CES 2022 Returns to Las Vegas in Spite of Pandemic

Ken Yeung / January 10, 2022

Photo by Alex Wong/Getty Images

I was looking forward to the Consumer Electronics Show this year. Not because I love going to Las Vegas (I don’t) or thought that the pandemic was over (it’s not). Rather, I felt going to this year’s show would return normalcy to my life after dealing with two years of the COVID-19 pandemic. Unfortunately, omicron’s spread put a halt to those plans as the event neared, causing not only myself, but others, to rethink their plans.

The annual technology conference went virtual in 2021, but vaccine availability and a seemingly improved virus situation convinced organizers it was safe to return to Las Vegas for 2022, though in a hybrid format. To beef up confidence and safety, CES enacted a vaccine mandate and provided everyone with a rapid COVID-19 test kit. But a new virus surge ultimately caused major exhibitors to cancel their in-person appearances and forced the show to shut down a day early.

The Show Went On

At least 45,000 people attended this year, down from the more than 170,000 people that showed up in 2020. Though the show appeared more muted than previous ones, numerous announcements were still made. Could this iconic event continue to be a bellwether for innovation? 

Flipboard covered this year’s CES from afar, with help from CNET and Trusted Reviews: Here are my thoughts on the show:

Metaverse everywhere: A hot topic in 2021, the mixed-reality technology was present at this year’s CES, bearing similar comparison to hyped topics of past shows such as 3D TVs, 5G and Wi-Fi 6. Among the headlines: Nvidia opened up its metaverse for engineers to creators and artists, Qualcomm announced it would team up with Microsoft to produce custom chips for augmented reality glasses, and Hyundai chatted about how its Boston Dynamic robots would work in the space. There were also some beauty brands and wellness startups promoting how they view the metaverse.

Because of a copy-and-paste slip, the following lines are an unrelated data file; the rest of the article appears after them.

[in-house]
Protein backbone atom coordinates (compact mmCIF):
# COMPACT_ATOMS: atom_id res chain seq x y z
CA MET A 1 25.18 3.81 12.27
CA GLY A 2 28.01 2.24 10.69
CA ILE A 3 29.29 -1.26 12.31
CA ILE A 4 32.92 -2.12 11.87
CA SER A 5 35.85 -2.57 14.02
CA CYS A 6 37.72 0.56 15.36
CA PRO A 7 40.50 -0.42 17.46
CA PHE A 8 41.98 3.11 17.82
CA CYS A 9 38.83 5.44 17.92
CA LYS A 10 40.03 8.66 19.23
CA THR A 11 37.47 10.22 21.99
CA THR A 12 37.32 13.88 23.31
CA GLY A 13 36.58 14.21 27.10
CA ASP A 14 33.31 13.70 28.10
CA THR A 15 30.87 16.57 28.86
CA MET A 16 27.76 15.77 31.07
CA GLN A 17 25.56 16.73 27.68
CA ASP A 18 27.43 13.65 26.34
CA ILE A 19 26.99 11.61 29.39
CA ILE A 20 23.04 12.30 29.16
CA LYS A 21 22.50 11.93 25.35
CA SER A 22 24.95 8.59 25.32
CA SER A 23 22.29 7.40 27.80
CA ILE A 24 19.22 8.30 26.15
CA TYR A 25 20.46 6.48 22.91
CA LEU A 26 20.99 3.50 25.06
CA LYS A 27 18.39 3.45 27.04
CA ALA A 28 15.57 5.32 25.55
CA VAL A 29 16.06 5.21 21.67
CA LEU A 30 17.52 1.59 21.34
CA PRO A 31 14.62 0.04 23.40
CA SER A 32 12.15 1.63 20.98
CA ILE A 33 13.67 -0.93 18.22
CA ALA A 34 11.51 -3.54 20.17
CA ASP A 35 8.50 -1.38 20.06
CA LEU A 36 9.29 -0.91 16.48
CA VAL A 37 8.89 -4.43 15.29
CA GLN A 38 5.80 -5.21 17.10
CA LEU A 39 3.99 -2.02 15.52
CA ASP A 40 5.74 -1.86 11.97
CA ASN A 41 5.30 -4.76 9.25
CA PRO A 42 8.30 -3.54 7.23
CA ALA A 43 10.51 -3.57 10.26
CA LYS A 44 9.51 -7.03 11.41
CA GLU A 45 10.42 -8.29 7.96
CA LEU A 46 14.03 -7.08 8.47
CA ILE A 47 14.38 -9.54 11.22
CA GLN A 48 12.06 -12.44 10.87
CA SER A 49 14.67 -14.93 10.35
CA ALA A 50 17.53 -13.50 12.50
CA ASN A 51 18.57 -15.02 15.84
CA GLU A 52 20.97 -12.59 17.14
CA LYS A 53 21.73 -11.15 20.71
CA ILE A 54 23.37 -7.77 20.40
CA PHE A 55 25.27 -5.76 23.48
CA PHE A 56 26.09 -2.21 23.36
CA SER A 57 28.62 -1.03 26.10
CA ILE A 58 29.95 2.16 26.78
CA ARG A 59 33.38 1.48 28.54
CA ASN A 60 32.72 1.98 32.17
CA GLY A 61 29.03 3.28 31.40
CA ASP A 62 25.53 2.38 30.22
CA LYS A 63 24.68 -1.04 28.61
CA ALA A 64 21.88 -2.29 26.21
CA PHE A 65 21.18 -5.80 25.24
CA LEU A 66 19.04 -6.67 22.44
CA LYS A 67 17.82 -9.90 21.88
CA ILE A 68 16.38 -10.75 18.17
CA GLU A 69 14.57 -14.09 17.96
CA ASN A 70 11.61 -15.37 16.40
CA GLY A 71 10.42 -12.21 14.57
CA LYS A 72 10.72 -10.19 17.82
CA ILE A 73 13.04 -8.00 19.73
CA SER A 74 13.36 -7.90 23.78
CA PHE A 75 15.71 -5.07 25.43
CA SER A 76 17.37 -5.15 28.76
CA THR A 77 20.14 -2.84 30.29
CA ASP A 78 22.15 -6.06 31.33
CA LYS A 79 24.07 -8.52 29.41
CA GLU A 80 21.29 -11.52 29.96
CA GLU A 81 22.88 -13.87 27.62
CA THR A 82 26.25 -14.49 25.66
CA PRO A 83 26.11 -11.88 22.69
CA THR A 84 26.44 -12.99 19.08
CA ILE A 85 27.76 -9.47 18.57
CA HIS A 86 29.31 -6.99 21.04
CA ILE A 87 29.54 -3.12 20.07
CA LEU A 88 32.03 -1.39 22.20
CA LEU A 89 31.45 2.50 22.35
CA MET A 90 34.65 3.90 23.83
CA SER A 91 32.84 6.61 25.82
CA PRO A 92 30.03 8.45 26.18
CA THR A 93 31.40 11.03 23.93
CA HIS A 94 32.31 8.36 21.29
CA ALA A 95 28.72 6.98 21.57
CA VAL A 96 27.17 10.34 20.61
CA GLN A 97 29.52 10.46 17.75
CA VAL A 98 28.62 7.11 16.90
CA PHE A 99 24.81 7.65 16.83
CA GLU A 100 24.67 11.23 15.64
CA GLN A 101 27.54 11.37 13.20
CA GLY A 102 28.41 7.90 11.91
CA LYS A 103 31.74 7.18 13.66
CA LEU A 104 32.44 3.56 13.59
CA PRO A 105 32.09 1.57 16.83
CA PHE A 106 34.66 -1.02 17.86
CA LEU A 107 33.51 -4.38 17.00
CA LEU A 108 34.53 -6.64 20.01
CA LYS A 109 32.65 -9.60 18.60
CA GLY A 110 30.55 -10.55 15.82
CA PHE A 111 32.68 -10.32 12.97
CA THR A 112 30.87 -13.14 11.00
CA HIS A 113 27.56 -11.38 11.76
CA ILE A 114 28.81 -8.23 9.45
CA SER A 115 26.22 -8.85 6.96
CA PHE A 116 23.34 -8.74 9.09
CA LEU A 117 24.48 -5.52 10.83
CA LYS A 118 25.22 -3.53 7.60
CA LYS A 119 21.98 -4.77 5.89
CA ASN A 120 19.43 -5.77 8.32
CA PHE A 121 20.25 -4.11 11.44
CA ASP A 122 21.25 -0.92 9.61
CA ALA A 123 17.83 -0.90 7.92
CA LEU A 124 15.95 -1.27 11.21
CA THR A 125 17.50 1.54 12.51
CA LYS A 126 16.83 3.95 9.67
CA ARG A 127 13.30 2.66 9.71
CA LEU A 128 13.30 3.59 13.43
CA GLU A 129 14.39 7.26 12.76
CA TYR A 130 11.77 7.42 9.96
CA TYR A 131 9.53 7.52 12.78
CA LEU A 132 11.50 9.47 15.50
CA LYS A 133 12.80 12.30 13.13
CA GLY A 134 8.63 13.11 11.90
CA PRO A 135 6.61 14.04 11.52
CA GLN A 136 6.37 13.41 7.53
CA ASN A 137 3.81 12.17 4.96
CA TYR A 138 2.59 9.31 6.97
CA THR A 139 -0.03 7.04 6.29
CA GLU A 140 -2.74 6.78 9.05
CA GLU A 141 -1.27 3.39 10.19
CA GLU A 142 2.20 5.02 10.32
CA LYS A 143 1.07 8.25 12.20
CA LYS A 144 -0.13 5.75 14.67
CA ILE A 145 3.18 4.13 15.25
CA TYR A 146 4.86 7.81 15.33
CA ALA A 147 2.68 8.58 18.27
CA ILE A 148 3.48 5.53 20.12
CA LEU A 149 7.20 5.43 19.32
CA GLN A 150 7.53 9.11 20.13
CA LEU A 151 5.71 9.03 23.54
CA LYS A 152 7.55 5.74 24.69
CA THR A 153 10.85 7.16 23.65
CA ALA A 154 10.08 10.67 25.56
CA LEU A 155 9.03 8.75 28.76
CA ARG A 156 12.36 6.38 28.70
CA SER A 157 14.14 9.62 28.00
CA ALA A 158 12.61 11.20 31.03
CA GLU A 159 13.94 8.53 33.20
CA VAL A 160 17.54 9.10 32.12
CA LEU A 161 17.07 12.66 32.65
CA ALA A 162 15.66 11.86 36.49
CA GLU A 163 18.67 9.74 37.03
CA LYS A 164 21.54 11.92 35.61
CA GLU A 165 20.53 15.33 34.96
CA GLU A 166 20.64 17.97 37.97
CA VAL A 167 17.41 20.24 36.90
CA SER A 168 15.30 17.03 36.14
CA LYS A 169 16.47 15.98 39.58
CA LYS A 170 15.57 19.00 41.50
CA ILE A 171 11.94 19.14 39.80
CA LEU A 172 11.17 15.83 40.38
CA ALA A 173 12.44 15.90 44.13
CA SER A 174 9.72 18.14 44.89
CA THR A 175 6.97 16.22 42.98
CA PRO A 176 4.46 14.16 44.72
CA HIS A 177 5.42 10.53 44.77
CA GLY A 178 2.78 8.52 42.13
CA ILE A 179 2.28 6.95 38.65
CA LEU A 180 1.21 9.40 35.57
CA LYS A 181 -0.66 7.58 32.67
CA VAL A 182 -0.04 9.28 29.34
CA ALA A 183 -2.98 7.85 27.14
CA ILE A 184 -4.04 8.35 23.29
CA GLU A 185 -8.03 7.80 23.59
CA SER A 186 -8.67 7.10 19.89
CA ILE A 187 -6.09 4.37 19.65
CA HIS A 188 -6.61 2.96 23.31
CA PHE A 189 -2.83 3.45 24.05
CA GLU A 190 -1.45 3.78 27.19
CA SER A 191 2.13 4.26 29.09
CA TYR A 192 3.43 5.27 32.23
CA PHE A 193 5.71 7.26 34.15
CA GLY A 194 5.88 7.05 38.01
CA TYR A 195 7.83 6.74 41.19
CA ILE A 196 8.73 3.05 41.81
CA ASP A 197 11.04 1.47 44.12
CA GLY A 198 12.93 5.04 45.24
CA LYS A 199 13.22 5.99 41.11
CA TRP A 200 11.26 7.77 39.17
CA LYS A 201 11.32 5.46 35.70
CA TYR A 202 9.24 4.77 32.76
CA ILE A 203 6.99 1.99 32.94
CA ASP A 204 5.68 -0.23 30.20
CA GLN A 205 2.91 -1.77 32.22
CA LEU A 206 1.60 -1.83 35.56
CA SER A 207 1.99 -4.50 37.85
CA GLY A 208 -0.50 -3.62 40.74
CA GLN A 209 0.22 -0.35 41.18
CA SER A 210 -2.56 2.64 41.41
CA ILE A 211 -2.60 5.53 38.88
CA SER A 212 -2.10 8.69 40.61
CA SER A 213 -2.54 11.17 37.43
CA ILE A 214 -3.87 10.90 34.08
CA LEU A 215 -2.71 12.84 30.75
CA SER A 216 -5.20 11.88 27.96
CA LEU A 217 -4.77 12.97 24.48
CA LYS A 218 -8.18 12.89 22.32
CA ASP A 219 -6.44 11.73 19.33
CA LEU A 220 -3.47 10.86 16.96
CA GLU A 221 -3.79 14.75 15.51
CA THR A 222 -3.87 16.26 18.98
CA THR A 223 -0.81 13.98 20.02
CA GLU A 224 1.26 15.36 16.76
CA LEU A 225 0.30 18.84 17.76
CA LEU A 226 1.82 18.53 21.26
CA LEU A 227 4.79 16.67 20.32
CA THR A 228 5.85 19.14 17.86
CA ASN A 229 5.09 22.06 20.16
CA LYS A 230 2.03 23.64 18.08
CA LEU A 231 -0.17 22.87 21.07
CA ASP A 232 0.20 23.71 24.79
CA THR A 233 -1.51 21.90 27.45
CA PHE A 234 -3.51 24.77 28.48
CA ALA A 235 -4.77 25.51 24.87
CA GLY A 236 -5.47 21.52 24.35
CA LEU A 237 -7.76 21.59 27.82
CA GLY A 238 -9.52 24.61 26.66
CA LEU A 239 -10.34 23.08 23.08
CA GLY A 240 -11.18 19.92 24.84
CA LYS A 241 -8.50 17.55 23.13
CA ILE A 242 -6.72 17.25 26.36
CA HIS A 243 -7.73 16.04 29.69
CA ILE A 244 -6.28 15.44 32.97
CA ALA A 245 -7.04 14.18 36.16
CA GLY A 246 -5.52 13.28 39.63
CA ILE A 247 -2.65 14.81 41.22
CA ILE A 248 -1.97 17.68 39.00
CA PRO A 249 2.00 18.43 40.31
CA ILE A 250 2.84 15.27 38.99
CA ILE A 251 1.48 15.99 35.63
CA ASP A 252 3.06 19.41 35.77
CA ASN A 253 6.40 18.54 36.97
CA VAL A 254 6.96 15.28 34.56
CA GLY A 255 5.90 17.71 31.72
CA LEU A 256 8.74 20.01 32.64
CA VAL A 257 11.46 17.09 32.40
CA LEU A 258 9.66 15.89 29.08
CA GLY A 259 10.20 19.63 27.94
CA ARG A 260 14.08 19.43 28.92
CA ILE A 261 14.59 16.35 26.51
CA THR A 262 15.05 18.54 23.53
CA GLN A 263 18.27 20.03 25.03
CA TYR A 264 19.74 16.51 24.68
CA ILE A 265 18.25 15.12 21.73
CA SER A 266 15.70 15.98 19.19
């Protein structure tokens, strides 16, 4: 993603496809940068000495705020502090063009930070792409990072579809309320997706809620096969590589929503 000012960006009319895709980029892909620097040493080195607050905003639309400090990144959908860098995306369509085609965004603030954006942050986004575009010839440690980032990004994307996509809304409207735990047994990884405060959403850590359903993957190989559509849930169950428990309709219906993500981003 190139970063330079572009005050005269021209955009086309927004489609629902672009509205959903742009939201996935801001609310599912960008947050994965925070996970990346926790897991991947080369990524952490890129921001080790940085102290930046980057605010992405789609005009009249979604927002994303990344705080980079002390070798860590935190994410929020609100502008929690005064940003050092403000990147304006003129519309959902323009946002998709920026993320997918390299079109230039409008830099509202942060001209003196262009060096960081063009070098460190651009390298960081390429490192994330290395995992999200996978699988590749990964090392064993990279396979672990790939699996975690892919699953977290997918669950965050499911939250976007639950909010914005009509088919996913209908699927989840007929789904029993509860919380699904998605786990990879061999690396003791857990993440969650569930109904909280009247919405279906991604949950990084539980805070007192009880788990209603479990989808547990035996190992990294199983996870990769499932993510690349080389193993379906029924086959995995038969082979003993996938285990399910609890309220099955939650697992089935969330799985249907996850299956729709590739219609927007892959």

Bigger and brighter televisions: What would a CES be without talking about new TVs? Samsung, LG, Sony, Panasonic, HiSense and TCL all unveiled OLED displays this year, including three gigantic ones that could soon be in your living room (if you have the space): TCL’s 98-inch XL TV, LG’s 97-inch G2 and Samsung’s 89-inch MicroLED TV. Admittedly, it’s weird writing about televisions without experiencing the typical massive exhibits on the CES expo floor — they’re a sight to see.

Next wave of EVs and autonomous tech: Recently, automakers have opted to exhibit innovations at CES especially conceptual prototypes and electric vehicles. Chevrolet, Chrysler, GM, BMW and Mercedes all had something to show, but among the most memorable headlines were Chrysler announcing it would go all-electric by 2028 and Sony showing off an electric SUV built to hype its mobility technology.

Self-driving cars were also part of the CES conversation, with Volvo, Nvidia, Qualcomm, Hyundai and Intel unveiling tech to move the transportation space closer to fully driverless vehicles.

Oh, and we can’t forget to talk about BMW’s futuristic iX Flow car which features “E Ink” paint that can change colors!

Flashy laptops: There was no shortage of new laptop and computer monitor announcements at this year’s show, even with an ongoing semiconductor chip shortage. Alienware, Lenovo, Asus, Dell and HP tried to one-up each other with redesigned gaming laptops. Though you might typically care about the specifications for use in your professional life (e.g. live streaming, Word processing, watching movies, etc.), at CES the focus is on how appealing these computers are to gamers. And speaking of playing games, Nvidia unveiled its new entry-level RTX graphics cards and another chip it described as “a monster.” 

Be sure to check out our CES Magazine for complete coverage, including all the news and roundups from this year’s event. 

— Ken Yeung, Flipboard’s senior editor, technology & science, is currently curating “The Web3 Times.”